Contemporary global capitalism is characterised by extreme wealth concentration and a rapidly expanding and largely impoverished global labour force. Mainstream institutions such as the World Bank and International Labour Organisation encourage integration into global value chains as a development strategy that, they claim, will reduce poverty. In reality, employment within these chains generates new forms of worker poverty and contributes to global wealth concentration. That is why they should be labelled global poverty chains.
Global inequality has never been greater. For example, the wealth of the world’s richest 62 people, who between them have more wealth than half of the world’s population, rose by 44% between 2010 and 2015. Over the same period the wealth of the bottom 50% of humanity fell by approximately 38%.
Very large numbers, perhaps the majority, of the world’s labour force is poor. In 2010 there were approximately 942 million working poor (almost one in three workers globally living on under $2 a day). However, these figures are a significant underestimate.
The International Labour Organisation calculates poverty using the World Bank’s ‘purchasing power parity (PPP)’ international poverty lines of $1 and $2 a day — where $1 a day represents ‘extreme poverty’ and $2 a day simply ‘poverty’.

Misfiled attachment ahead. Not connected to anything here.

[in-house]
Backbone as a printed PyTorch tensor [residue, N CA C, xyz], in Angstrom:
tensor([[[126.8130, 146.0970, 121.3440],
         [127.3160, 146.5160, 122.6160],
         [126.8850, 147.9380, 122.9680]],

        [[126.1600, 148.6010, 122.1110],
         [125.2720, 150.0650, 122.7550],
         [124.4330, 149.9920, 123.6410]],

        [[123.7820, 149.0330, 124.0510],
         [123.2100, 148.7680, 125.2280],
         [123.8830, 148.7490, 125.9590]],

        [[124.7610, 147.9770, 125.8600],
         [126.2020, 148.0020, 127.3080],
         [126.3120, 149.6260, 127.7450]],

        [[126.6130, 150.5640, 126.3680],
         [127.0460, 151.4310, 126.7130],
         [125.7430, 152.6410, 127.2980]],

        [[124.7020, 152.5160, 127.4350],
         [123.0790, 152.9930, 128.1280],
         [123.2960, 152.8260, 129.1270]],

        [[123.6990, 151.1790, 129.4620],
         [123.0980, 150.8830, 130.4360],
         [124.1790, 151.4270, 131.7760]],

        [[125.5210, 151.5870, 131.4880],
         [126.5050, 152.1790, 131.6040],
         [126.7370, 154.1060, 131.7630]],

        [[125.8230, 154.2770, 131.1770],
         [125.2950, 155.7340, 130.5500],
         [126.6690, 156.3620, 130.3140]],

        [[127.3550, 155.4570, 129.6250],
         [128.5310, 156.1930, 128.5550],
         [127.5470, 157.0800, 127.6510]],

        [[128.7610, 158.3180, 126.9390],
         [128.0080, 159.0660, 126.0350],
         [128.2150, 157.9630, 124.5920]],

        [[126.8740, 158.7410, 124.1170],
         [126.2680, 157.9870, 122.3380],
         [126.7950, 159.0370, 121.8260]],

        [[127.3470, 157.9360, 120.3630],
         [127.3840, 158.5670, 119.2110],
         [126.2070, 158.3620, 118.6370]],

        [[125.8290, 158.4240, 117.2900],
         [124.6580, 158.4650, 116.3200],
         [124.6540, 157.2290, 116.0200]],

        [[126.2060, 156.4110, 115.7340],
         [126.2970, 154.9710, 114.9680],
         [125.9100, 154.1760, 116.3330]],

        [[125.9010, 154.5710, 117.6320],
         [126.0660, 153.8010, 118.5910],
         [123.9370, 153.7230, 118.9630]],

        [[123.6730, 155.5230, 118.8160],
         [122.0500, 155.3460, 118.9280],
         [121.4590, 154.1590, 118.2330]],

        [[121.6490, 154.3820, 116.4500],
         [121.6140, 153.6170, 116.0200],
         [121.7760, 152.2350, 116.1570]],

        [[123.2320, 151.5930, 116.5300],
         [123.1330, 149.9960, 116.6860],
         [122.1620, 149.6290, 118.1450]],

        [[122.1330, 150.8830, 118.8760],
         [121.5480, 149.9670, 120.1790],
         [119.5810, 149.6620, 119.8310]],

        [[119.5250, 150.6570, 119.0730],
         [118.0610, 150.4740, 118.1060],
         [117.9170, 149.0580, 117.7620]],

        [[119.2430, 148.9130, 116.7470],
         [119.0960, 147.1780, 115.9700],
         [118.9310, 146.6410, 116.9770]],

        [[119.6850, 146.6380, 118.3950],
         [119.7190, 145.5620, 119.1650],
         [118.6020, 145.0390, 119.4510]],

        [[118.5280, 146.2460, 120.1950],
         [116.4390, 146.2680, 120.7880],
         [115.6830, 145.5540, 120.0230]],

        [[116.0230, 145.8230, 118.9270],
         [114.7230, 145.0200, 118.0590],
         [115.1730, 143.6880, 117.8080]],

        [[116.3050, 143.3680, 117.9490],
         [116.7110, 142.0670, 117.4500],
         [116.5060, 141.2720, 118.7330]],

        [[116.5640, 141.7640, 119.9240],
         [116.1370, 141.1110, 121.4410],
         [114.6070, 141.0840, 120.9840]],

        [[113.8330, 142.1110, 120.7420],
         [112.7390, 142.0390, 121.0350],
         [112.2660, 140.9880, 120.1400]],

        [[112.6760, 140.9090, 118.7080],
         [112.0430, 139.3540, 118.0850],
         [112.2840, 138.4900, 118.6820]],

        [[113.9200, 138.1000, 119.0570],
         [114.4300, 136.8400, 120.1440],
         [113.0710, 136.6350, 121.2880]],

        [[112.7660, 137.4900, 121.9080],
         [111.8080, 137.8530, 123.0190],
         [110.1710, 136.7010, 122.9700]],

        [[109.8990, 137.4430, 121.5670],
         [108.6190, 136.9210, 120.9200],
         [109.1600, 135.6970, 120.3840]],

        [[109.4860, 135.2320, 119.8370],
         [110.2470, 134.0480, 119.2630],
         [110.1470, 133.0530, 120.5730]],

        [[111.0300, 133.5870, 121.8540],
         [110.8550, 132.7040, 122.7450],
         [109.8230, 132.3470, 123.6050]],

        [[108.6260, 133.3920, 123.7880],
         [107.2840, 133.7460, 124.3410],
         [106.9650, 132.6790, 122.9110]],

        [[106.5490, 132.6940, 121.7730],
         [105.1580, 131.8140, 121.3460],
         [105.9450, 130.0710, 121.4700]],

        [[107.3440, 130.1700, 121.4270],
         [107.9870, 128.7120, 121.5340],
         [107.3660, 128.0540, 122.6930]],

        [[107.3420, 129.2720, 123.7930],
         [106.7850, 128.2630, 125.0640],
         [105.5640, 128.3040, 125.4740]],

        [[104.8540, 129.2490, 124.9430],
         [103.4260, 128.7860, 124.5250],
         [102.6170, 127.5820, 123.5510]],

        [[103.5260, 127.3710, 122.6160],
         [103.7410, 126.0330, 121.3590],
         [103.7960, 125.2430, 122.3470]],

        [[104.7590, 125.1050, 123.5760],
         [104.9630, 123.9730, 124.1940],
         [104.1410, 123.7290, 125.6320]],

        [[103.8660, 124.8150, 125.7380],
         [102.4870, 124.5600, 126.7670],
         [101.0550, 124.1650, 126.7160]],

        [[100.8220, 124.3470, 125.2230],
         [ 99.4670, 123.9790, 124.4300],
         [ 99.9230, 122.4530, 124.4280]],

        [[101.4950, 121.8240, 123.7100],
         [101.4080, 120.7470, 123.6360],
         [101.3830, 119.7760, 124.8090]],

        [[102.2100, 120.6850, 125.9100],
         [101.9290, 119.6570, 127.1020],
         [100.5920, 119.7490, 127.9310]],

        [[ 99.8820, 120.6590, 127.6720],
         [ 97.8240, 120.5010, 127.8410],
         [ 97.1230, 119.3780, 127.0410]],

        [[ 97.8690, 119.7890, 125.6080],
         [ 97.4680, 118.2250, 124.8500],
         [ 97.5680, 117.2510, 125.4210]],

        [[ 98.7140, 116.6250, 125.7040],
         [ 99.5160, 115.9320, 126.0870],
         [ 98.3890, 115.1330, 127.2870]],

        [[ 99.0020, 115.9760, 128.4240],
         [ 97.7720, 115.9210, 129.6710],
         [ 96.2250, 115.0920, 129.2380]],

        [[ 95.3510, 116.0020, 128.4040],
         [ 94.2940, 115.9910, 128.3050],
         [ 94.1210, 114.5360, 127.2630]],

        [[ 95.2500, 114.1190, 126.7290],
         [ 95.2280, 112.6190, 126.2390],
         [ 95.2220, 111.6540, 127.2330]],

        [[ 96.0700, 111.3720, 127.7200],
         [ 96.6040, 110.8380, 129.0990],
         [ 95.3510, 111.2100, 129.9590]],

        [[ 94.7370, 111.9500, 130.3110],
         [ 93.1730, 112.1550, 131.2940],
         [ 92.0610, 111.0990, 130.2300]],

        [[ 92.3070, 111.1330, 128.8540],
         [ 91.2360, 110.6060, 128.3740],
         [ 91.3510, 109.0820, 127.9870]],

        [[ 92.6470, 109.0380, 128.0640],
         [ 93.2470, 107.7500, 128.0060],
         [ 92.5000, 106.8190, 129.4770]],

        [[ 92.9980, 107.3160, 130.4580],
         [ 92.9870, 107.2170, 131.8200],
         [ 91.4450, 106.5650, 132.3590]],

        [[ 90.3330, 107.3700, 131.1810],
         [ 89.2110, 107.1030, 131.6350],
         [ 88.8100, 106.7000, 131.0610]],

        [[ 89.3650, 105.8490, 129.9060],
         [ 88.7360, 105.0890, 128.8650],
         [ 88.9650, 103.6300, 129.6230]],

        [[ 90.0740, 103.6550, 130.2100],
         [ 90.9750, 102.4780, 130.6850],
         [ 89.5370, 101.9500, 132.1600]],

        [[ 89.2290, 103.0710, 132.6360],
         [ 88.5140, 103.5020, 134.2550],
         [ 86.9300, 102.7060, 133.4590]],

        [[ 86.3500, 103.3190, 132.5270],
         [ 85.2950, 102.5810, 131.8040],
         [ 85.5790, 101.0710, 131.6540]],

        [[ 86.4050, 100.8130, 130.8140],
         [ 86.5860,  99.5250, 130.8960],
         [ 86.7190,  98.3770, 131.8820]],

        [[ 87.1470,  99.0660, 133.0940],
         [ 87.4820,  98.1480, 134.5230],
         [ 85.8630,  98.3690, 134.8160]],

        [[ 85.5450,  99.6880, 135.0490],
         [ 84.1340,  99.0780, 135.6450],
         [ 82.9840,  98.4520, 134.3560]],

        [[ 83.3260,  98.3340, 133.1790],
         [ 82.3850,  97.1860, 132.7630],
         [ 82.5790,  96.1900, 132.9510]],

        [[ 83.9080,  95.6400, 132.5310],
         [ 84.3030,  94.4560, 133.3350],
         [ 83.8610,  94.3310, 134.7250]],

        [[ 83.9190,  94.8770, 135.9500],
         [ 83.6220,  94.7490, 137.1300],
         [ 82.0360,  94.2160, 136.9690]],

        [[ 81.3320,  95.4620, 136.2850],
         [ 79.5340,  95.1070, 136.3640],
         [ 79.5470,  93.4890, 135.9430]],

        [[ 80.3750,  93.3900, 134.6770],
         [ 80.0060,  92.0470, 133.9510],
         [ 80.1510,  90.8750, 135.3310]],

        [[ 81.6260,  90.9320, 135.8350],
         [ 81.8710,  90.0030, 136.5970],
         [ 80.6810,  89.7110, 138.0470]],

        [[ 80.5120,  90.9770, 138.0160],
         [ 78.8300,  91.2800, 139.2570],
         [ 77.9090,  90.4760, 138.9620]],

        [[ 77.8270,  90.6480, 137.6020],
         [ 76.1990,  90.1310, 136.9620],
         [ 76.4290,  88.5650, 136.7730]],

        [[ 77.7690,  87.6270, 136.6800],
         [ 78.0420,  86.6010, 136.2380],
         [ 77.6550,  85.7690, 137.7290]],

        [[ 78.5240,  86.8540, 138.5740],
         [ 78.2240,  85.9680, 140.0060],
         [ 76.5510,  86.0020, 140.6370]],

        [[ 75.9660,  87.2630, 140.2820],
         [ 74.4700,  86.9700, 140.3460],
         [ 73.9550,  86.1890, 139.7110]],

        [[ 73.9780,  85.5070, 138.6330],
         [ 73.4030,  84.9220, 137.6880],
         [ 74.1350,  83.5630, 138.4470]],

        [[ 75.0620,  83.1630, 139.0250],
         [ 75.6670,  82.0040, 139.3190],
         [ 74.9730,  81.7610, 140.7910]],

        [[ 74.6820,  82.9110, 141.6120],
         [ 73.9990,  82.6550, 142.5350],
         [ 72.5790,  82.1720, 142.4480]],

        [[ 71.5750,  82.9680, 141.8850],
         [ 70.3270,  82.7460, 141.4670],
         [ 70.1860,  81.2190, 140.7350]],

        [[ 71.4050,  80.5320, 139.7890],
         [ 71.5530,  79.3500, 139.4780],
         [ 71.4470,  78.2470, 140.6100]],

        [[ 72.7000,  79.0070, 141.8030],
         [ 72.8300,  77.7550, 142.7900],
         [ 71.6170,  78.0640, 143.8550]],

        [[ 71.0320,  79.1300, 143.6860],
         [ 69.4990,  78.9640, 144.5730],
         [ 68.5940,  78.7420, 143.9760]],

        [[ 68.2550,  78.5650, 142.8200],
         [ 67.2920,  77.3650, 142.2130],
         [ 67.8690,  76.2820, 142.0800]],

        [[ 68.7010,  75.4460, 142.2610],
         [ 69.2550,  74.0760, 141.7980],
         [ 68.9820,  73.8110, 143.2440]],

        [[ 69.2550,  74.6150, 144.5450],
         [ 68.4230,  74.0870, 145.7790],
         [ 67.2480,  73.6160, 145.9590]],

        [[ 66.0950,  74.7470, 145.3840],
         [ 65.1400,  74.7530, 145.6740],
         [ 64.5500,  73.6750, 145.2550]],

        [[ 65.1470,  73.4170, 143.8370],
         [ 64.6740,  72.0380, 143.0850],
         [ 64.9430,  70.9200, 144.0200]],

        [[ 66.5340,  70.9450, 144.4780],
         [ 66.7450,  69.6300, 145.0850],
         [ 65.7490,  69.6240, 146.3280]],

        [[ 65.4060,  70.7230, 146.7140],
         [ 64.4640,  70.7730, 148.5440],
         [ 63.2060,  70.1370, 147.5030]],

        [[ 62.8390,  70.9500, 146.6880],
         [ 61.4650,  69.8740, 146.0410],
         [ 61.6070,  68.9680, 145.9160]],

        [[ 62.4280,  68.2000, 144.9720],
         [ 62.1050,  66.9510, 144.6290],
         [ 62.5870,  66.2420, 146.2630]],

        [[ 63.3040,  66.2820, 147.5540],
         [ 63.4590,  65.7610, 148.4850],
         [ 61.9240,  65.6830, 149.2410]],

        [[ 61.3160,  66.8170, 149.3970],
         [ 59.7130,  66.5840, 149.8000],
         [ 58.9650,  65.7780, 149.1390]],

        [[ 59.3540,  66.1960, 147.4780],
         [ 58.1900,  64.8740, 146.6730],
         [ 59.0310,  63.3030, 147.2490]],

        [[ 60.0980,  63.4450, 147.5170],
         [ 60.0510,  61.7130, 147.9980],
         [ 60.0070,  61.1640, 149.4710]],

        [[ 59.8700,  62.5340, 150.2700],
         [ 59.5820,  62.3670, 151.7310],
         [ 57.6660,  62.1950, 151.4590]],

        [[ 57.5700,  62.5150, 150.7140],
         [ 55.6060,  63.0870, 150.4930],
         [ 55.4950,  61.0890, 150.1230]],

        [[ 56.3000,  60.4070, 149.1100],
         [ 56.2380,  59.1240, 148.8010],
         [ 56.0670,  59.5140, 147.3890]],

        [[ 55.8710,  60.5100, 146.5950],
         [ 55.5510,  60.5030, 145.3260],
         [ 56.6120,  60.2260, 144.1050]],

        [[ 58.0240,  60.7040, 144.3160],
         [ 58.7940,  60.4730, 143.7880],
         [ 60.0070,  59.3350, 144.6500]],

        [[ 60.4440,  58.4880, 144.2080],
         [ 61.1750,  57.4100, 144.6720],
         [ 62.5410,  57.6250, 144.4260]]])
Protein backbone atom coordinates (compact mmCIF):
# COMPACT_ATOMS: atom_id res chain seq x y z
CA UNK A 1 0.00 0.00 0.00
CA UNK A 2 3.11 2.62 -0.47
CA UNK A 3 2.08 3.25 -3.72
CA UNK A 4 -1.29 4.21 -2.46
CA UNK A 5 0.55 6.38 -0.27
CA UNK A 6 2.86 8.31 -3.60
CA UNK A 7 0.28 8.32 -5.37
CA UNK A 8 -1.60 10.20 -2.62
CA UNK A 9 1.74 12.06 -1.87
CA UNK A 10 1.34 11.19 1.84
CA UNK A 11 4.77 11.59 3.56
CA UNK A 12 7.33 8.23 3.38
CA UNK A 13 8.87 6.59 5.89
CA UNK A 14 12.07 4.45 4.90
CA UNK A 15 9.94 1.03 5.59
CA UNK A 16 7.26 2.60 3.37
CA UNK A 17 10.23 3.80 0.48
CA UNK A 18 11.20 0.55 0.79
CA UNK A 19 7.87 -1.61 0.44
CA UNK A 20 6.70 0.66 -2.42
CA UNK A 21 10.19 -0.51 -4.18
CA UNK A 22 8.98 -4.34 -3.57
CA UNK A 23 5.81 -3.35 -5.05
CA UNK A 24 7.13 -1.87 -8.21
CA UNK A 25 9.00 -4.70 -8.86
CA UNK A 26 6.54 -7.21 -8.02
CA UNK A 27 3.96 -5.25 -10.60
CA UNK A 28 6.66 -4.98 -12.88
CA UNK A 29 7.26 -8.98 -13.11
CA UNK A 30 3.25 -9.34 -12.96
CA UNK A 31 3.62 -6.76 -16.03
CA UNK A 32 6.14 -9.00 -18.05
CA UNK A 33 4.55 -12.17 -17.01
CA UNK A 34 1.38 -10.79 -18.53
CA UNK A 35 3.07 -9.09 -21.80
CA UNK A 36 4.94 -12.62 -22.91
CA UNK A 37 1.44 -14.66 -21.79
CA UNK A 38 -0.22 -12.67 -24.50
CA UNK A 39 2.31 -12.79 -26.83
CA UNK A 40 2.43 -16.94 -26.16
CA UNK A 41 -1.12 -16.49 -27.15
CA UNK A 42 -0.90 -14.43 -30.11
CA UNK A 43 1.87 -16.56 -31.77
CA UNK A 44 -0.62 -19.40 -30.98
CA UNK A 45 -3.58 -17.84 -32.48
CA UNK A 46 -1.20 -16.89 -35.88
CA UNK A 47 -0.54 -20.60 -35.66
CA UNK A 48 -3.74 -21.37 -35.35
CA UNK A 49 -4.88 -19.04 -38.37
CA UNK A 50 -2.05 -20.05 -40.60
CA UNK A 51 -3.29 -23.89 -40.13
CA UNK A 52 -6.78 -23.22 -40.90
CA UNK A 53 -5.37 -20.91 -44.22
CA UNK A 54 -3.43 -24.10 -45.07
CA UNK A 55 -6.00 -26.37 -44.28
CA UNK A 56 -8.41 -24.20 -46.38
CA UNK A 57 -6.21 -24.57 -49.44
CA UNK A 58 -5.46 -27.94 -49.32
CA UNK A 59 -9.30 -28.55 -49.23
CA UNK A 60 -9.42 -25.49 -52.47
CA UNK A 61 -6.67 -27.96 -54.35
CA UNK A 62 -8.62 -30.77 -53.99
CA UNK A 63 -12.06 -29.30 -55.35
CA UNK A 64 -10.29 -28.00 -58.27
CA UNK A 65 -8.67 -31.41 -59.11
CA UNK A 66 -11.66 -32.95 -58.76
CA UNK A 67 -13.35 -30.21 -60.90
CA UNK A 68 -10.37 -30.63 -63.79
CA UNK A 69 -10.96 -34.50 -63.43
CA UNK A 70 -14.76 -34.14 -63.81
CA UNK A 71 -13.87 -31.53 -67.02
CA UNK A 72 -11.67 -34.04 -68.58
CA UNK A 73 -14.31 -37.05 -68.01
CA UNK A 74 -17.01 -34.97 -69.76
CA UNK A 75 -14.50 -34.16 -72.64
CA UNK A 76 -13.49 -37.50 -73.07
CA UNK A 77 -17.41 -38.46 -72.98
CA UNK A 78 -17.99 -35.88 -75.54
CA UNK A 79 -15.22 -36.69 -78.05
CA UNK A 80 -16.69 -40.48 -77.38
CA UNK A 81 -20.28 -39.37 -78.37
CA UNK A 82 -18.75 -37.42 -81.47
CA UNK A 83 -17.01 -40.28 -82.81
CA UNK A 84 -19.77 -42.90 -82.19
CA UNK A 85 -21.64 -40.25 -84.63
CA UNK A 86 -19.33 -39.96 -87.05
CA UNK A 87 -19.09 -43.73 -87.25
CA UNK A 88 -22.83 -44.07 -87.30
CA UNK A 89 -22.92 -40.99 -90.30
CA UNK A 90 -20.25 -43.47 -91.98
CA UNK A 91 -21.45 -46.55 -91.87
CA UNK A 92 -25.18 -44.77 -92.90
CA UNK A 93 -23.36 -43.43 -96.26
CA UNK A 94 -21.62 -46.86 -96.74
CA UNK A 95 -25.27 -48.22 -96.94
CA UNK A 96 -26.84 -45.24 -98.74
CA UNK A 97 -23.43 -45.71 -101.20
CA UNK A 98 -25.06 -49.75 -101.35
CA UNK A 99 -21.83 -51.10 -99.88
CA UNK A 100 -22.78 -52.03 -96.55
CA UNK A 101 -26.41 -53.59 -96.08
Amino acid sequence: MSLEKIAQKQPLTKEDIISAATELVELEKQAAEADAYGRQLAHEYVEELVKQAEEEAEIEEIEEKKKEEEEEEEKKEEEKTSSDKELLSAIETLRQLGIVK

People who live above these poverty lines are held to be not poor. These poverty lines reflect the international equivalent of what $1 or $2 could have purchased in 1985 in the United States. Whilst the poverty lines have been updated since then, their purchasing powers hover around these symbolic figures. A moment’s reflection suggests that $1 or $2 a day in the US in 1985 could buy hardly anything. Quite obviously higher poverty lines are necessary. The problem for the World Bank is that depending on where they are set, they would show that much greater numbers of the world’s population live in poverty. And that reality contradicts the neoliberal celebration of global capitalism.
The World Bank’s poverty lines are uni-dimensional: they are only concerned with the costs of consumption (the meaning of purchasing power parity). They take no account of other, multidimensional, forms of poverty, such as back-breaking labour and unsafe living conditions. While hundreds of millions of workers across the global south earn more than $1, $2 or $5 PPP a day, these wages do not cover their subsistence costs. In order to survive they have to work many additional hours, with negative consequences for their health. But according to the World Bank these workers are not poor.